So many people find themselves tied to a desk at work. After years of poor posture and other health concerns, chronic pain issues can develop. Back and feet pains are among the most common types of pain people can experience at work. If it gets bad enough, it can even prevent them from working.

Chronic pain can have neurological symptoms as well, including attention impairment, short-term memory loss, impairment of social skills, and poor judgment. Harvard Medical Center reports chronic pain also affects mood disorders like anxiety, depression, coping skills, and sleeping difficulties. Overall, chronic pain causes more than physical harm but can also play a huge role in work performance.

So, what can you do to mitigate the pain? Here we address different options to alleviate pain at work.

What Causes Pain

The biggest factor in back, neck, and feet pain is how the body is positioned throughout the day. Slouching forward, standing too long at work, holding the phone between your shoulder and ear, and lack of movement—all of these will cause pain.

Fortunately, there are some great tips and cool equipment you can use at work to alleviate and manage pain.

Custom Shoes Designed for Work

If your job requires a lot of standing, you might find yourself with lower back and feet pain. Walking around constantly with the wrong kind of shoes or poor support will make your day stretch even longer. Certain shoe brands, such as Orthofeet, have been developed specifically for foot health. Nowadays, you’ll find lots of sites popping up that are dedicated to reviewing shoes that promote foot health. One such example is the StandingShoes site, run by Sarah Shawman. She’s one of many people that are emphasizing the increasing importance of good foot support, in a world where we have to work longer and longer hours every year.

Shoes for alleviating pain should provide:

  • Support
  • Cushion
  • Room
  • Traction

Support and cushion will provide comfort to help with standing for long periods.
Leaving a little room allows you to walk without feeling constricted. It is likely your feet will swell throughout the day if you are standing for too long. So, if you leave some wiggle-room in your shoes, you can handle the swelling.

Traction prevents your feet from sliding across the room, so you can leave tread to stand firmly all day long.

Desk Chair for Success

The act of leaning forward in a desk chair can put a strain on your neck while crushing disks in your lower back. There are a few things you can do to protect your lower back.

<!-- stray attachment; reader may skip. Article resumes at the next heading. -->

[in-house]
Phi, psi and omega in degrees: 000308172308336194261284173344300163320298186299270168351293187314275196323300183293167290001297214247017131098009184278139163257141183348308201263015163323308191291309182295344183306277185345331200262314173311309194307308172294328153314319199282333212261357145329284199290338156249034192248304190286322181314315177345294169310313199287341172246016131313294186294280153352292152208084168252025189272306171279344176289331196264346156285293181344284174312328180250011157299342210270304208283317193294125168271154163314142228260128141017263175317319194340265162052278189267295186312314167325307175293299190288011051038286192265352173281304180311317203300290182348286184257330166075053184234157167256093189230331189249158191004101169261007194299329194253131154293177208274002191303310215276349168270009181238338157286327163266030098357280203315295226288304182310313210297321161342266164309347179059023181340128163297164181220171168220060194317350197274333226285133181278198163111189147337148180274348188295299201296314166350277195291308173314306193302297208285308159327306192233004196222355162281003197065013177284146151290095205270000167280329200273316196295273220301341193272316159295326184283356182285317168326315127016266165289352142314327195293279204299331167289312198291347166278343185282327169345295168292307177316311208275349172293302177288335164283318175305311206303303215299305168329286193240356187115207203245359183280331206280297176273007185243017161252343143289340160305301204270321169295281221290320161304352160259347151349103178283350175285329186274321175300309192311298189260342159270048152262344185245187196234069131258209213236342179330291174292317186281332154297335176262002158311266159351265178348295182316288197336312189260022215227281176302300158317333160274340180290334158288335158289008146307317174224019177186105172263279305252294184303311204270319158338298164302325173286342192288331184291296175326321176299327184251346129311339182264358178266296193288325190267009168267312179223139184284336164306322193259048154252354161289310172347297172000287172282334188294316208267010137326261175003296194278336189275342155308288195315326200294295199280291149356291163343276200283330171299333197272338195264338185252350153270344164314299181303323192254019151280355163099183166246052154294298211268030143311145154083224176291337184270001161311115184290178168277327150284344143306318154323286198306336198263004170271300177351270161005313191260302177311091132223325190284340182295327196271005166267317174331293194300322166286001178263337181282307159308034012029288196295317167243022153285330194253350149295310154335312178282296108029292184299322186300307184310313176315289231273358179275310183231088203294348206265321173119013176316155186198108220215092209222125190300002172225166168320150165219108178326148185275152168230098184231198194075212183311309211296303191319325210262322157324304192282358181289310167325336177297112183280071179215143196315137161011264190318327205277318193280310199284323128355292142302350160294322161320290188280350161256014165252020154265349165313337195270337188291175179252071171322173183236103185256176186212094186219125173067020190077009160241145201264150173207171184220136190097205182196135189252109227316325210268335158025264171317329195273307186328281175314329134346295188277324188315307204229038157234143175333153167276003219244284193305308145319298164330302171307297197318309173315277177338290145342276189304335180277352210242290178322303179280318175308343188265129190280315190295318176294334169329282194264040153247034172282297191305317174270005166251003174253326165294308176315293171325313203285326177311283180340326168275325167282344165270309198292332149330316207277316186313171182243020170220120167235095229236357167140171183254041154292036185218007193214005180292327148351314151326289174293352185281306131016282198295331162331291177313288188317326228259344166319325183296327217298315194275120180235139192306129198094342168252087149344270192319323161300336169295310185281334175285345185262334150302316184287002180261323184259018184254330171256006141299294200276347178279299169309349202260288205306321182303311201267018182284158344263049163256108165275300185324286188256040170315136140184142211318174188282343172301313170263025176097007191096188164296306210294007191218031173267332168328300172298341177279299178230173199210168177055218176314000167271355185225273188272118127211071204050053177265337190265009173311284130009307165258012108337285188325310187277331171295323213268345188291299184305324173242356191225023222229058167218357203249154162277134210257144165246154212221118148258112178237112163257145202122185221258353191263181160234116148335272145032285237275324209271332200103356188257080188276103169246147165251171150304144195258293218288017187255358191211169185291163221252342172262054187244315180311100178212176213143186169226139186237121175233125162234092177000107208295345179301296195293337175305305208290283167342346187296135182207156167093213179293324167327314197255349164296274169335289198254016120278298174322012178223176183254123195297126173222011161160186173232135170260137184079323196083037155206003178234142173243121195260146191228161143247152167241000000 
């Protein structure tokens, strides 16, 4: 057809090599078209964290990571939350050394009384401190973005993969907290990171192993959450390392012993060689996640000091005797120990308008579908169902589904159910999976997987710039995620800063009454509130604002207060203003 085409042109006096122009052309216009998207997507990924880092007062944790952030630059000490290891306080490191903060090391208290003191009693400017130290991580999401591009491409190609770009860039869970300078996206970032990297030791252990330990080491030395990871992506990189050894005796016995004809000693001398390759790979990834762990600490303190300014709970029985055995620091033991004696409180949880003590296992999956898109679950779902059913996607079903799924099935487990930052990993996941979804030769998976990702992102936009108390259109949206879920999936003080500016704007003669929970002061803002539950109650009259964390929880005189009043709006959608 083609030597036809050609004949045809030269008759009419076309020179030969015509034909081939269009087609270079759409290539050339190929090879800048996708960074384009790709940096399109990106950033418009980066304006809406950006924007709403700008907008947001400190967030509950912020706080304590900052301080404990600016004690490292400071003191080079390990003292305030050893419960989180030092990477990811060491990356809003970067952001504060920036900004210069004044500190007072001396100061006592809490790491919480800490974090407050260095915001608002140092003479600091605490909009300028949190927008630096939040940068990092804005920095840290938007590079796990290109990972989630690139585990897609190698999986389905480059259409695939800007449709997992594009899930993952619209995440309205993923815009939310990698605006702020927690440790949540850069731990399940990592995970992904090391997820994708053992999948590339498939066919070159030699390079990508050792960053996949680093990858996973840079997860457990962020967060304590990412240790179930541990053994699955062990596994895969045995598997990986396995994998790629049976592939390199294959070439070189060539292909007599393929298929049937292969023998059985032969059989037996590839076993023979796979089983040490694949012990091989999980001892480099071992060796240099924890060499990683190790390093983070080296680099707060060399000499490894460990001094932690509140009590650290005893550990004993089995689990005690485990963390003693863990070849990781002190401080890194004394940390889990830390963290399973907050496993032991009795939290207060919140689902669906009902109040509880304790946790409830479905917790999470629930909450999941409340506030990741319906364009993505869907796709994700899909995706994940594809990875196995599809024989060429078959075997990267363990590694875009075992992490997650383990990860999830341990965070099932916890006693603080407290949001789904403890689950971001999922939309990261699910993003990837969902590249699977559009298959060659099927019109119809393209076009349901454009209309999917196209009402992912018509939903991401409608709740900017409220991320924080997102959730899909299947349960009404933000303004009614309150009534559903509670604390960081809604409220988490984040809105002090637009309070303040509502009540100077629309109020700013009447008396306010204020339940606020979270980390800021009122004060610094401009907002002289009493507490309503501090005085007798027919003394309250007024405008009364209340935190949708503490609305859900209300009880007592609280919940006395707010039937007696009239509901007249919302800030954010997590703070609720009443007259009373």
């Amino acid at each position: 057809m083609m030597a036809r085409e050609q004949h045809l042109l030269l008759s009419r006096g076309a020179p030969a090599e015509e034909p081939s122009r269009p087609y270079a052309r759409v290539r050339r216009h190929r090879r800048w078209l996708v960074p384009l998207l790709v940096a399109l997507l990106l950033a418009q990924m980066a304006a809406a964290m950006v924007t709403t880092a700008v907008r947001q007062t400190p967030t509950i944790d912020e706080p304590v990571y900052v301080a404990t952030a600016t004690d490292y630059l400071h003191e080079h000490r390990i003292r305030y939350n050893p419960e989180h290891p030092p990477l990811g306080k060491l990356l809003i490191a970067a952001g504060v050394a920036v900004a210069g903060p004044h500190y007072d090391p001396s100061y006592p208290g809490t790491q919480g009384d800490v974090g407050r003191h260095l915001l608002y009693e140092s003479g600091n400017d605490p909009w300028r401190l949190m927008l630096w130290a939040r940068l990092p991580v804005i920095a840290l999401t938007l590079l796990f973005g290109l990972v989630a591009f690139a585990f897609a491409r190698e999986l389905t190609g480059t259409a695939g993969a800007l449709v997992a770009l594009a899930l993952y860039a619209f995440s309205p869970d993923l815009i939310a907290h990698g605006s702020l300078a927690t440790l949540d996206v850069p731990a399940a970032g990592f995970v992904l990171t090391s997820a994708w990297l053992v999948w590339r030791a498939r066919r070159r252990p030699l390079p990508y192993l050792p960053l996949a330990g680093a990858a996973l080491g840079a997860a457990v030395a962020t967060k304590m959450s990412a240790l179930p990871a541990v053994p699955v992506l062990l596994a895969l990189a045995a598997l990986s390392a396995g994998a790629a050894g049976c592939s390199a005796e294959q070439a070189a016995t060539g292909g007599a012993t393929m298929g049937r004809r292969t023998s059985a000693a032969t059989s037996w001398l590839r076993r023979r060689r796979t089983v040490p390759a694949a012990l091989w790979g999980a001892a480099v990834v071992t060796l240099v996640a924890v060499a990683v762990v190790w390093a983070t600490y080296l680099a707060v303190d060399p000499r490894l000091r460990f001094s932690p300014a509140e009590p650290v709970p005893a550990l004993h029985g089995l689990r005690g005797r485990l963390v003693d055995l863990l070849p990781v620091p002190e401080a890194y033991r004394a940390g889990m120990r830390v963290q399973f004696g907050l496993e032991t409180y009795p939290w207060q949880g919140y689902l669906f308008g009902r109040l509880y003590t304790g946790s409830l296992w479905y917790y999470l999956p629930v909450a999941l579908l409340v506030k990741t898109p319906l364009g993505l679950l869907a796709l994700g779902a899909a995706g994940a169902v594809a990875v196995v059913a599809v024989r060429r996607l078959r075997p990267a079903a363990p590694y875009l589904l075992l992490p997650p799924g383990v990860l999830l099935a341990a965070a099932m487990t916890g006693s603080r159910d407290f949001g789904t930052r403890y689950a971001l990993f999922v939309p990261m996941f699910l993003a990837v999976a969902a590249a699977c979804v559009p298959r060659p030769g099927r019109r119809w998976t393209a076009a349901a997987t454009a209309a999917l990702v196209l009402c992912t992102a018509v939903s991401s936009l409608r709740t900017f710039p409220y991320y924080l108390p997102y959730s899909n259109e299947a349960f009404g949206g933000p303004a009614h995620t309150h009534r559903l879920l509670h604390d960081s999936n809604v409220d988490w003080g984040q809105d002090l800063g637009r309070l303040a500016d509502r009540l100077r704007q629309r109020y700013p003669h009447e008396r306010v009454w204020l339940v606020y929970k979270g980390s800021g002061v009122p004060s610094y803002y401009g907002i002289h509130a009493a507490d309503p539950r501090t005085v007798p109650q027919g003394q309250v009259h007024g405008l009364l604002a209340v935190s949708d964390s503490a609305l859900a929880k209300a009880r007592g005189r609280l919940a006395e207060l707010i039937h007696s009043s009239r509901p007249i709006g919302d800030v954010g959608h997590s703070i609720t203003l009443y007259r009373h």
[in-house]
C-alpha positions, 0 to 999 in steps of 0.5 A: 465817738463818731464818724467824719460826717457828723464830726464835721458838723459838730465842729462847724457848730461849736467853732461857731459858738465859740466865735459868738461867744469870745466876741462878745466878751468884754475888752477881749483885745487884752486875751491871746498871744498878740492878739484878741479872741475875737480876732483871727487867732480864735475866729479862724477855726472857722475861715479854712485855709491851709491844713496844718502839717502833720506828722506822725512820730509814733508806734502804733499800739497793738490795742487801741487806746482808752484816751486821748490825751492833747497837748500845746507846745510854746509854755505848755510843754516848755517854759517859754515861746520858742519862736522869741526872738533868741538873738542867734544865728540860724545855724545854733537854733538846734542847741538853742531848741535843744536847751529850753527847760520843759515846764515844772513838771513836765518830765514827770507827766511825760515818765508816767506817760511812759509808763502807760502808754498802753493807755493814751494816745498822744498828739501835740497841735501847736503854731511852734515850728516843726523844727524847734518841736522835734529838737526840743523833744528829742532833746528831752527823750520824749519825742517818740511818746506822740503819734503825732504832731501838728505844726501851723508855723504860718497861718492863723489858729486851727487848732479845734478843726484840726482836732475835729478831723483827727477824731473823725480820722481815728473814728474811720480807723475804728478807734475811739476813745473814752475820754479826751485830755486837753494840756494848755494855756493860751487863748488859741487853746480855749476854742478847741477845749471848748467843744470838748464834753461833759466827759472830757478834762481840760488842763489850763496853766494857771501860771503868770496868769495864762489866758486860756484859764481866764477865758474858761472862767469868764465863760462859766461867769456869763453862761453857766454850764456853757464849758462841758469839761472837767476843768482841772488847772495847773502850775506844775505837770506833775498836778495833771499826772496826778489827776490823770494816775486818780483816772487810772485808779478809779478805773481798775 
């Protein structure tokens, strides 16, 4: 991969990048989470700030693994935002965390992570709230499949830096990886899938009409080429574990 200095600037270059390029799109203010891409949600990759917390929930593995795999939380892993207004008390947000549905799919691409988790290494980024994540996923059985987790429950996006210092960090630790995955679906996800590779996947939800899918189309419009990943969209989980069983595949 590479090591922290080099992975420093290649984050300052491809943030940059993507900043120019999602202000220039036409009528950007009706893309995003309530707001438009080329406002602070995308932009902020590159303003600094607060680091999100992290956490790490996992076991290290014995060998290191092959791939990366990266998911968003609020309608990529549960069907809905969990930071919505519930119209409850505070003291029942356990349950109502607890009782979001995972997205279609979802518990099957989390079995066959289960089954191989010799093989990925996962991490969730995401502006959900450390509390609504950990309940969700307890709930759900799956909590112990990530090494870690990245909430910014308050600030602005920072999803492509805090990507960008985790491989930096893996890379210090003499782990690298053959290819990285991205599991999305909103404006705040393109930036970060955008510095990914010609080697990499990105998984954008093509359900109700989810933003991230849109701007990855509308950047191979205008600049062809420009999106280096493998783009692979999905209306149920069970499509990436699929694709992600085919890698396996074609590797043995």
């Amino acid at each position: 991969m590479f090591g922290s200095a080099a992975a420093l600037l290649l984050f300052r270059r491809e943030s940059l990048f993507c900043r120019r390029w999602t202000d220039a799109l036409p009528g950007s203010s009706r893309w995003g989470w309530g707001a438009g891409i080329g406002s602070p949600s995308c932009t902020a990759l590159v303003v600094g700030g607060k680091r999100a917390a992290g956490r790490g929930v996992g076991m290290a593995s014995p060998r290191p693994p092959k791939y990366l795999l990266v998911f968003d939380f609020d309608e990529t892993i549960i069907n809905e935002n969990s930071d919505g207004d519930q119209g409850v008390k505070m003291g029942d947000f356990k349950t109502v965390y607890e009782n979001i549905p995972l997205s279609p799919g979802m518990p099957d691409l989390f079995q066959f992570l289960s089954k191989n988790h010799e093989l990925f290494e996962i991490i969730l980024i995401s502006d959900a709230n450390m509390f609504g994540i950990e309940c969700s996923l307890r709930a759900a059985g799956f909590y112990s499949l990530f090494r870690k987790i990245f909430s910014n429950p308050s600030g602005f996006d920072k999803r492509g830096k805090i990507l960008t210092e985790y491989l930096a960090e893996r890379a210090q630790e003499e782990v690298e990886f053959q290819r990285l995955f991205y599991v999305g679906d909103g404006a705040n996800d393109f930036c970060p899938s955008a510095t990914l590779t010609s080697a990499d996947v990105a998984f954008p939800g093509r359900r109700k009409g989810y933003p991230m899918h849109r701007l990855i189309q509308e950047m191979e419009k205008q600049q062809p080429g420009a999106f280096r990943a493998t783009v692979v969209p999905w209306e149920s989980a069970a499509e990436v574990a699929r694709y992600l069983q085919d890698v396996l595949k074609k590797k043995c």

Support the natural curve of your spine by sitting in a chair with lumbar support. Office chairs should have a natural forward curve around the belly button level. If not, you can put a rolled-up towel or pillow behind your back to accomplish this.

Adjust the chair height so your feet are always flat, and your knees are at a 90-degree angle. If needed, use a prop like a footrest for extra support.

Remove or lower armrests to keep your feet at a 90-degree angle, which will keep your shoulders low and help your upper back.

The monitor should be kept about an arm’s length away or below eye level to encourage proper posture without leaning forward and straining your neck.

Optimize Phone Calls

It is tempting to hold the phone between your head and shoulder to keep your hands free while talking on the phone. However, this will cause shoulder and neck pain very quickly.
There are alternatives to holding the phone during conversations without causing pain.

Use a headset or speakerphone for calls longer than five minutes or if you need to take notes. This allows you to be hands-free without developing chronic pain.

Hold the phone in your hand while switching between the left and right sides throughout the call. This lets you avoid placing pressure on your neck and shoulders.

Move Around

People need to move, but office work can inhibit this. Sitting or standing in one position for an eight-hour workday will wreak havoc on your physical health. Ideally, you should have 20 minutes or more of movement in the workday. To accomplish this, try the following.

Take breaks, or micro-breaks, once every hour to grab water, use the restroom, say hi to a co-worker, or simply stretch. Sitting for an extended period can weaken back muscles. All it takes is a minimum of 60 seconds of stretching to offset those negative effects.

Alternate between standing and sitting, so you spend more time standing at work. You can even work with your office to invest in a sit-stand workstation to get that alternation without messing with work production.

Strengthen core muscles with exercises like Pilates, sit-ups, or yoga. These activities will work your stomach and back muscles. This will improve posture and reduces pain over time.

Talk to a Doctor

If the pain persists and interferes with work, you should visit a doctor. Chronic pain is defined as pain lasting longer than three months. It is quite common after working eight-hour workdays for so long. A doctor can help you identify resources to help alleviate pain, such as physical therapy, orthopedic inserts, medical massages, and more.


Discomfort and pain might be a hazard of your job, but it’s not a condition you have to endure. Try the following tips above and develop a workplace routine that prioritizes your health and wellbeing.